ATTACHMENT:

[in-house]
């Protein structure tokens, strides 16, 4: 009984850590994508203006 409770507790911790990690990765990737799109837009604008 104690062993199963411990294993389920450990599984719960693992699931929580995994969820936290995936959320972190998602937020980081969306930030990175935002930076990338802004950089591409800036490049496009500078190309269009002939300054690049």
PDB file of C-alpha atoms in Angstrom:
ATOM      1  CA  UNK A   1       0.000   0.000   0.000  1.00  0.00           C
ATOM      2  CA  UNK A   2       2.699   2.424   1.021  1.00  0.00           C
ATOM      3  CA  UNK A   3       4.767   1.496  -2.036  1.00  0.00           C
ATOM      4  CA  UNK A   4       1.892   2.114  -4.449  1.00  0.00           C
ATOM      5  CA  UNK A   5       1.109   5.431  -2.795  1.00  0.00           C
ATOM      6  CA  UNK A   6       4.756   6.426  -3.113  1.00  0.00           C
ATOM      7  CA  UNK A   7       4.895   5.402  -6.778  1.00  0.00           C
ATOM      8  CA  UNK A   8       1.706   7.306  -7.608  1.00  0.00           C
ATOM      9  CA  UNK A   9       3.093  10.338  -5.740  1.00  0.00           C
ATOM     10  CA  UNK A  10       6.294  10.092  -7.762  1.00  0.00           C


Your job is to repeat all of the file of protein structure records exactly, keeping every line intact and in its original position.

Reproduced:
[in-house]
């Protein structure tokens, strides 16, 4: 009984850590994508203006 409770507790911790990690990765990737799109837009604008 104690062993199963411990294993389920450990599984719960693992699931929580995994969820936290995936959320972190998602937020980081969306930030990175935002930076990338802004950089591409800036490049496009500078190309269009002939300054690049």
PDB file of C-alpha atoms in Angstrom:
ATOM      1  CA  UNK A   1       0.000   0.000   0.000  1.00  0.00           C
ATOM      2  CA  UNK A   2       2.699   2.424   1.021  1.00  0.00           C
ATOM      3  CA  UNK A   3       4.767   1.496  -2.036  1.00  0.00           C
ATOM      4  CA  UNK A   4       1.892   2.114  -4.449  1.00  0.00           C
ATOM      5  CA  UNK A   5       1.109   5.431  -2.795  1.00  0.00           C
ATOM      6  CA  UNK A   6       4.756   6.426  -3.113  1.00  0.00           C
ATOM      7  CA  UNK A   7       4.895   5.402  -6.778  1.00  0.00           C
ATOM      8  CA  UNK A   8       1.706   7.306  -7.608  1.00  0.00           C
ATOM      9  CA  UNK A   9       3.093  10.338  -5.740  1.00  0.00           C
ATOM     10  CA  UNK A  10       6.294  10.092  -7.762  1.00  0.00           C